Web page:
Four days later a child who was out walking his dog discovered the burned remains. Williams and Draper were arrested two months later. Draper made a deal with the prosecutors, and pleaded guilty to second degree murder and criminal conspiracy. Williams was found guilty of first degree murder, robbery and conspiracy on February 3, 1986. He is now at the State Correctional Institution at Greene awaiting execution.
But the murder of Norwood was an expression of Williams’ dark side, the Mr. Hyde, according to his last appeal, which was argued from December 7, 2010 to March 9, 2011. Two earlier, extremely violent crimes were used as aggravating circumstances during his trial to secure the death penalty.
“As Dr, Jekyll, Williams was a local football star, the quarterback of the Germantown High School team that won the Philadelphia Public League championship in 1982,” wrote Judge D. Brooks Smith in the appellate decision. “He was presented with the sportsman of the year award by the Philadelphia Board of Sports Officials, and he was recruited by at least eight different collegiate institutions. Nearly all of Williams' coaches and teachers described him as mild-mannered, law-abiding, and honest. In 1983, Williams graduated from Germantown High and matriculated to Cheney State College in Philadelphia. In the estimation of one of his instructors, Williams was ‘highly respected and admired by his teacher[s] and all of his classmates.’ He was not only the star of the school's football team, but also a classmate and student who showed respect for others and accepted his popularity with modesty.”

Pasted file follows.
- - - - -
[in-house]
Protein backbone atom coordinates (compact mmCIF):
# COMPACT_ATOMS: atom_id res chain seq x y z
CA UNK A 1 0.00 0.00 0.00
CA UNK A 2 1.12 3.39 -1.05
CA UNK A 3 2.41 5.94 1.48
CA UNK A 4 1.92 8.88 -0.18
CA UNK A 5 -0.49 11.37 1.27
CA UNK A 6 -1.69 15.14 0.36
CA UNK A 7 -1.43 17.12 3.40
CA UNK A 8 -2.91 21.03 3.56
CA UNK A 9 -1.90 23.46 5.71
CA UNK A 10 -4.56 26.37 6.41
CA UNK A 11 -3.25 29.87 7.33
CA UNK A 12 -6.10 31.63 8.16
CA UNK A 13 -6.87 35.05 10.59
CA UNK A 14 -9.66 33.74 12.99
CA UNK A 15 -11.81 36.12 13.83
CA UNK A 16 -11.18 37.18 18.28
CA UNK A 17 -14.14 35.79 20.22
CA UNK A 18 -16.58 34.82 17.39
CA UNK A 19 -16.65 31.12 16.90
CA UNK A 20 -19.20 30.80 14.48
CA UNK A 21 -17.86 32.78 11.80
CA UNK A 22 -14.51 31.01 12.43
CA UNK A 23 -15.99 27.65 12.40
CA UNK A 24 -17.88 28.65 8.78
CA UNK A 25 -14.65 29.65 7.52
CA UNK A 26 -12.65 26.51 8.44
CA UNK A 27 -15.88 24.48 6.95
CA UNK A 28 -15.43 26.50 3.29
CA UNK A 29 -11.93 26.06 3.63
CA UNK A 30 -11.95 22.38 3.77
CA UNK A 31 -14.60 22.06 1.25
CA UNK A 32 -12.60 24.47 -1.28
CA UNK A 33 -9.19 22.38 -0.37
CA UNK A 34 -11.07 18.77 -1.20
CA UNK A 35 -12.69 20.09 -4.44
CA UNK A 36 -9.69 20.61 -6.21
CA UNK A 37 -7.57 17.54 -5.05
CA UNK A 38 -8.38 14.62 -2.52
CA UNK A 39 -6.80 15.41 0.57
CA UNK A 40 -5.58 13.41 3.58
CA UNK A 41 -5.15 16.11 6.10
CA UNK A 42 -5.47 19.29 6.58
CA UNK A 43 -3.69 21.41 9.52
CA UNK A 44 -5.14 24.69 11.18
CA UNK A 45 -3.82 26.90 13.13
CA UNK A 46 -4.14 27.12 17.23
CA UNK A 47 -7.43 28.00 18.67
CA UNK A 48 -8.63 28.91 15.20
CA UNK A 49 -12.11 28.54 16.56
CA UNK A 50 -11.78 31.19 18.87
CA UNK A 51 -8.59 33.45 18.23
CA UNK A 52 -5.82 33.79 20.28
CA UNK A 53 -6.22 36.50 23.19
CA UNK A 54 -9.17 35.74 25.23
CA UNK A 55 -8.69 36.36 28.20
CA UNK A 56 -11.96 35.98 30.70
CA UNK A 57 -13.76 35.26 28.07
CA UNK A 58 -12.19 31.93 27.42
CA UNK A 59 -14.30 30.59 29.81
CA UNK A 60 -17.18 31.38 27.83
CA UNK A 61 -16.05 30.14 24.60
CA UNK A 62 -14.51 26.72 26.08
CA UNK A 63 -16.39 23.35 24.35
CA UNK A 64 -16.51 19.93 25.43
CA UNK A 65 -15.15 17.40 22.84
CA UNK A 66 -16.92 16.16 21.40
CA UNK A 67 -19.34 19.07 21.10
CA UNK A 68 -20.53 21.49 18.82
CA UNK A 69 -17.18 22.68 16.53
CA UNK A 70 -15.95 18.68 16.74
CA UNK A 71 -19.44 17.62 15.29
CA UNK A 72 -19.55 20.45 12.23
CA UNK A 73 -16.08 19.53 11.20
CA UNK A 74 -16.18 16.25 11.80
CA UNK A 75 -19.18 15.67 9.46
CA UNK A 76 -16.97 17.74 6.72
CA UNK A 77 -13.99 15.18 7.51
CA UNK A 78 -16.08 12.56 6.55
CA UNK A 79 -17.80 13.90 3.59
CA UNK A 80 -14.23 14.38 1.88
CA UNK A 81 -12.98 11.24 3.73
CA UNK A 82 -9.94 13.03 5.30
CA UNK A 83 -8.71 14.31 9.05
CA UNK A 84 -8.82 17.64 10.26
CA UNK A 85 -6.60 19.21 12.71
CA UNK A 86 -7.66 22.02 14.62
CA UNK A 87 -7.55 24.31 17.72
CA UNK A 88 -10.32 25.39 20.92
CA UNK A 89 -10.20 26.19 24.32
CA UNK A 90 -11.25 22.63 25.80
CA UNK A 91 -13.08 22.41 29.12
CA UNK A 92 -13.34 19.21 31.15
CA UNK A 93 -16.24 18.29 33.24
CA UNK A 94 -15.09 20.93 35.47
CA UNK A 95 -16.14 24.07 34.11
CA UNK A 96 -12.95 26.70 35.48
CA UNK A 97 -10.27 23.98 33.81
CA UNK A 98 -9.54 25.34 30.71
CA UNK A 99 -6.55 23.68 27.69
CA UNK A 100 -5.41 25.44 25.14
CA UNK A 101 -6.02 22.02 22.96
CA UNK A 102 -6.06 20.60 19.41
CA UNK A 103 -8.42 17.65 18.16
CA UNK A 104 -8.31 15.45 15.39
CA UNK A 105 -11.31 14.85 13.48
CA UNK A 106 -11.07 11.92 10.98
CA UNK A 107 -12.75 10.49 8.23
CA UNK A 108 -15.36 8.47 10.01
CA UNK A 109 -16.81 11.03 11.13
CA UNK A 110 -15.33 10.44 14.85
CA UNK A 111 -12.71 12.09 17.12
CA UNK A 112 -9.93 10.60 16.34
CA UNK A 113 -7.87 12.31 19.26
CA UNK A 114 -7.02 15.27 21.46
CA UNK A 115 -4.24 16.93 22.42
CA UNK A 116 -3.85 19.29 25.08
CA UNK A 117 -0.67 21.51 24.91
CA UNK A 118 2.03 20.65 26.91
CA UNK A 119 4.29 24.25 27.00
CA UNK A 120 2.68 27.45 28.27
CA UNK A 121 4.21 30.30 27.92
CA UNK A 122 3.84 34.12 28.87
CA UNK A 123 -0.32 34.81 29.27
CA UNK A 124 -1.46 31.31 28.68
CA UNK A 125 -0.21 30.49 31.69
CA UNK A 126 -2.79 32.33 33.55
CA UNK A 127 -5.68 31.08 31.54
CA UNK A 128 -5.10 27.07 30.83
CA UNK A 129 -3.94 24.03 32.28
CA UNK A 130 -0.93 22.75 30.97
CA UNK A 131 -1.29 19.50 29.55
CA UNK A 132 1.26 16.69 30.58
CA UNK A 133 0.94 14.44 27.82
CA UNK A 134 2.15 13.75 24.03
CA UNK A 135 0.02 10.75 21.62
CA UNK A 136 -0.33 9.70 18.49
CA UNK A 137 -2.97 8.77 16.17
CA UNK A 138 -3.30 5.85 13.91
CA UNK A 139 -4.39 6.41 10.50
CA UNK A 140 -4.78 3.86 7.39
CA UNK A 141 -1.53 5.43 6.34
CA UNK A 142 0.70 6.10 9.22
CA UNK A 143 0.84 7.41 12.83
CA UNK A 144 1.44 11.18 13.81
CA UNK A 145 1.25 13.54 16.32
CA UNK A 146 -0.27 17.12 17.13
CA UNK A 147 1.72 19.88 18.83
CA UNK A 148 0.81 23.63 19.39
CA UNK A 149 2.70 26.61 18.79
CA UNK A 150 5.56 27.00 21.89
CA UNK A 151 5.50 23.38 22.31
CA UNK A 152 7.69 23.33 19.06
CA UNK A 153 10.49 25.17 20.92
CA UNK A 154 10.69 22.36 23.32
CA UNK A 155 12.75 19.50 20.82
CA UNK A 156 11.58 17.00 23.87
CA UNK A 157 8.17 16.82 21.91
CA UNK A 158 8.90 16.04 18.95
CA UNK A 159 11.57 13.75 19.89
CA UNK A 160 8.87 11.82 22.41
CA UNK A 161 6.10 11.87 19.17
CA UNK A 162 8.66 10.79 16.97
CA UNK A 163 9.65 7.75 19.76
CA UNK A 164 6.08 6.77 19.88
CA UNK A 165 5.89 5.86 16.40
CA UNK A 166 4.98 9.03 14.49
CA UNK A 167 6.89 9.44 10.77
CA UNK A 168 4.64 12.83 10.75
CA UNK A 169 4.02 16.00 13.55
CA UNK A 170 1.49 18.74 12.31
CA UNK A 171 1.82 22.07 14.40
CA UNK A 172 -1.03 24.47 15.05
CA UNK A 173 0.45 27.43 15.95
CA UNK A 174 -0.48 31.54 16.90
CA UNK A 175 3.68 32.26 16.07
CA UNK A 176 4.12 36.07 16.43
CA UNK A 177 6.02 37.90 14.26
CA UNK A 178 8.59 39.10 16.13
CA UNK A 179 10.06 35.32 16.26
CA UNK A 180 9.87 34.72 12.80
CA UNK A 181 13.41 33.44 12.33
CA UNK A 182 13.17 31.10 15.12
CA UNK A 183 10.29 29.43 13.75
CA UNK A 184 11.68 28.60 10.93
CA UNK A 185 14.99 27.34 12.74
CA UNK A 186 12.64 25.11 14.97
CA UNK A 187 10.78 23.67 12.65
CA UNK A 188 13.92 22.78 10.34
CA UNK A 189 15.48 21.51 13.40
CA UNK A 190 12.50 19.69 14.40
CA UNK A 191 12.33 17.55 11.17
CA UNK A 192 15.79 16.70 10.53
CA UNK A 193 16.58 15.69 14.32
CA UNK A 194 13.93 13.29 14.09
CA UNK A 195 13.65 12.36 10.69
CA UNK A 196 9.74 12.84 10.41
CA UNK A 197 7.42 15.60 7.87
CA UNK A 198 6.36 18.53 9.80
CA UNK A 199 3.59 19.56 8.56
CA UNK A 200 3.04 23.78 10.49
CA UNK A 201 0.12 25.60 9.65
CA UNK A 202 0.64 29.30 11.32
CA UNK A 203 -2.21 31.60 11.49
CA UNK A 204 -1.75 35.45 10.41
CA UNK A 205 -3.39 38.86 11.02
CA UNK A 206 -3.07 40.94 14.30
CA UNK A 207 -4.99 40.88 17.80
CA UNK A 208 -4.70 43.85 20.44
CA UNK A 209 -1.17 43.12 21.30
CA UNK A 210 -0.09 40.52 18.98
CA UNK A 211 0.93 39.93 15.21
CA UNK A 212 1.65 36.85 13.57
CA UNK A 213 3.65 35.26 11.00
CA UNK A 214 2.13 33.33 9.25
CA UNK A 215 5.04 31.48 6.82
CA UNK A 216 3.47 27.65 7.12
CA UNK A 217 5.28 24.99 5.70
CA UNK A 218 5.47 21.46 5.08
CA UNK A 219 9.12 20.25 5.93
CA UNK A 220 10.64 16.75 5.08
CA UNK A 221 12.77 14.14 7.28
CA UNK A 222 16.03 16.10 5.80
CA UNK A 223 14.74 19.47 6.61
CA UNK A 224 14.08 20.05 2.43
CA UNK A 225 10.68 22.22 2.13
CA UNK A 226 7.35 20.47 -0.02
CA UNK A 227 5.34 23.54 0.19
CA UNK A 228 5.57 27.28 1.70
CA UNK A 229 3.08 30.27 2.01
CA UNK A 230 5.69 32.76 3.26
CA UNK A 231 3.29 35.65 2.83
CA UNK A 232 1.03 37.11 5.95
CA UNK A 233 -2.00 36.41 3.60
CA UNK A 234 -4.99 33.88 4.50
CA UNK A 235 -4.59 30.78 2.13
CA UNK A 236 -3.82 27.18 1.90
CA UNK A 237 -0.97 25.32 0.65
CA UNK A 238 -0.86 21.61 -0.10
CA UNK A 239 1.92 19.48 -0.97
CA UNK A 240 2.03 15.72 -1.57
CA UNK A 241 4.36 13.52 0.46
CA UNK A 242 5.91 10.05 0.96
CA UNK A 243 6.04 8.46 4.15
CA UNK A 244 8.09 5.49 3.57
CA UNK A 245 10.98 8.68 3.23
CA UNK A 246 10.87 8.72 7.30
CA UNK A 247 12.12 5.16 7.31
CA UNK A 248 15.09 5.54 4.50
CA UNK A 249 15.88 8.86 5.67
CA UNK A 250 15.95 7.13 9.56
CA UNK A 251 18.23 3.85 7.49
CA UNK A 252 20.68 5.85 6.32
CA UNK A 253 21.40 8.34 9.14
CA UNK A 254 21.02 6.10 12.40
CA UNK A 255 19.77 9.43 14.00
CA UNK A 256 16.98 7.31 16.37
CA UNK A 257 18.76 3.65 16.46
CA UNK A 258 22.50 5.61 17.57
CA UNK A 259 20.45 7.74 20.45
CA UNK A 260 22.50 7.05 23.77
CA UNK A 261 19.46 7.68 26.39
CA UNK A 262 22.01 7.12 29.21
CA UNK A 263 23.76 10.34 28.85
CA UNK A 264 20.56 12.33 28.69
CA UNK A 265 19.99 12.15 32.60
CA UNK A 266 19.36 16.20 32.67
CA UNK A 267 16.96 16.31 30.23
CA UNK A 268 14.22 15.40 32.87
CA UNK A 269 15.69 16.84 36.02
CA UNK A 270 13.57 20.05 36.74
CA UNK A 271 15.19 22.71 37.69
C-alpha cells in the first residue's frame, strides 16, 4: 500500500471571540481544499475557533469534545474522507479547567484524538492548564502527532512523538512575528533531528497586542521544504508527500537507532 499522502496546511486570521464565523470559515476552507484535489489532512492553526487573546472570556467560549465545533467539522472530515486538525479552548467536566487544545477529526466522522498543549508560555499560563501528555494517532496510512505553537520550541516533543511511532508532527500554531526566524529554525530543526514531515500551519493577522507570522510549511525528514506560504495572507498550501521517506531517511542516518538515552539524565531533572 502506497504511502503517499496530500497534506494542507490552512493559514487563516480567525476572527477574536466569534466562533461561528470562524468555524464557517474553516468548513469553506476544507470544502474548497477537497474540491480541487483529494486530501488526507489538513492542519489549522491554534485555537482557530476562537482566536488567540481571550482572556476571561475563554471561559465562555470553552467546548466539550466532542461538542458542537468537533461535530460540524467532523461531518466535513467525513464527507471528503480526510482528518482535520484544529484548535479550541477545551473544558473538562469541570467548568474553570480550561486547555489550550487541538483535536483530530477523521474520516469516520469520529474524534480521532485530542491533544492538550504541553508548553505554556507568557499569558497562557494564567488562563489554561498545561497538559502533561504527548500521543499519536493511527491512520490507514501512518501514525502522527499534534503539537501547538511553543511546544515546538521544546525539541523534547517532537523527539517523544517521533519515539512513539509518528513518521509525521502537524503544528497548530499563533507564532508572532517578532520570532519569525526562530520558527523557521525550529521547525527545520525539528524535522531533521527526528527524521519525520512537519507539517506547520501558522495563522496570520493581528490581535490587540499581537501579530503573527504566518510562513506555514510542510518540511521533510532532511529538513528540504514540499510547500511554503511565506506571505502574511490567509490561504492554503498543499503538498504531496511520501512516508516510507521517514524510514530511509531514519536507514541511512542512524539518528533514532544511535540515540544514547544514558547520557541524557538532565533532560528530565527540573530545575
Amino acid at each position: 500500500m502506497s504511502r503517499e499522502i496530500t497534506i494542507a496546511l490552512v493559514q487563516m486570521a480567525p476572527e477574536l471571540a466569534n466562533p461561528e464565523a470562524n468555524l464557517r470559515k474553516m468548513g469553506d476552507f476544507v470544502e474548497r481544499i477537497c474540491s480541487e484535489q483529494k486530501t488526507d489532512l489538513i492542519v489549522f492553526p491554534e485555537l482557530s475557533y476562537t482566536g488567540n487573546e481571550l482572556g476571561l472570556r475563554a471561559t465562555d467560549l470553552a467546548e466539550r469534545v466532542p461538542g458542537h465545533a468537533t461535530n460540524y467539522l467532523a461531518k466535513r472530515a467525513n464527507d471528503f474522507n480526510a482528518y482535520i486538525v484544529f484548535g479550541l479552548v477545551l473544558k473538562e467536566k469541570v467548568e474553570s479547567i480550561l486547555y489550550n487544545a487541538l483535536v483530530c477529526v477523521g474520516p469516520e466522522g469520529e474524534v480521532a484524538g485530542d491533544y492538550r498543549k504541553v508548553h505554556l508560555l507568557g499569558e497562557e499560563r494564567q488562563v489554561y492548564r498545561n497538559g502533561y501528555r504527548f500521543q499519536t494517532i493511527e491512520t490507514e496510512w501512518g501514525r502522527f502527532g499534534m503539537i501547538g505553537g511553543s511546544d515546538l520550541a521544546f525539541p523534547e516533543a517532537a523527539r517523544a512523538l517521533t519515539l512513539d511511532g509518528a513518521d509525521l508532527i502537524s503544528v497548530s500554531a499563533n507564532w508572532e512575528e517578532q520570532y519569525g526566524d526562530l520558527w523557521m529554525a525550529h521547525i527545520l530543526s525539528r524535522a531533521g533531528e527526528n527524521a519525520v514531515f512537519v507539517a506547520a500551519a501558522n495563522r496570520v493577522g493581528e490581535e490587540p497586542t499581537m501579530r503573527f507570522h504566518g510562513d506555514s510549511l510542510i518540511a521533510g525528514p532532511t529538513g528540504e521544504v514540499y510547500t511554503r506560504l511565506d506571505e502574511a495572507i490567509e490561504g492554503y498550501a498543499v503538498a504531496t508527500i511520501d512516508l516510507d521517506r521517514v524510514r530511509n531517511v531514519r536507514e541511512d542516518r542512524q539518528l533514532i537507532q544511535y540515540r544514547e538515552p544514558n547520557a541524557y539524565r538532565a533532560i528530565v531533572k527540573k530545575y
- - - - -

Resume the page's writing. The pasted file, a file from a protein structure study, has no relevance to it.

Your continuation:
That’s not the side of his nature he displayed on December 25, 1982. Court documents and investigative reports show that on the 1982 Christmas Eve, a then 16-year old Williams broke into the home of Don and Hilda Dorfman. Williams allegedly awoke Hilda Dorfman, 64, by pressing a .22 caliber Winchester rifle to her neck and covered her face with the bed sheet. Williams and an accomplice then allegedly robbed the couple and stole their car.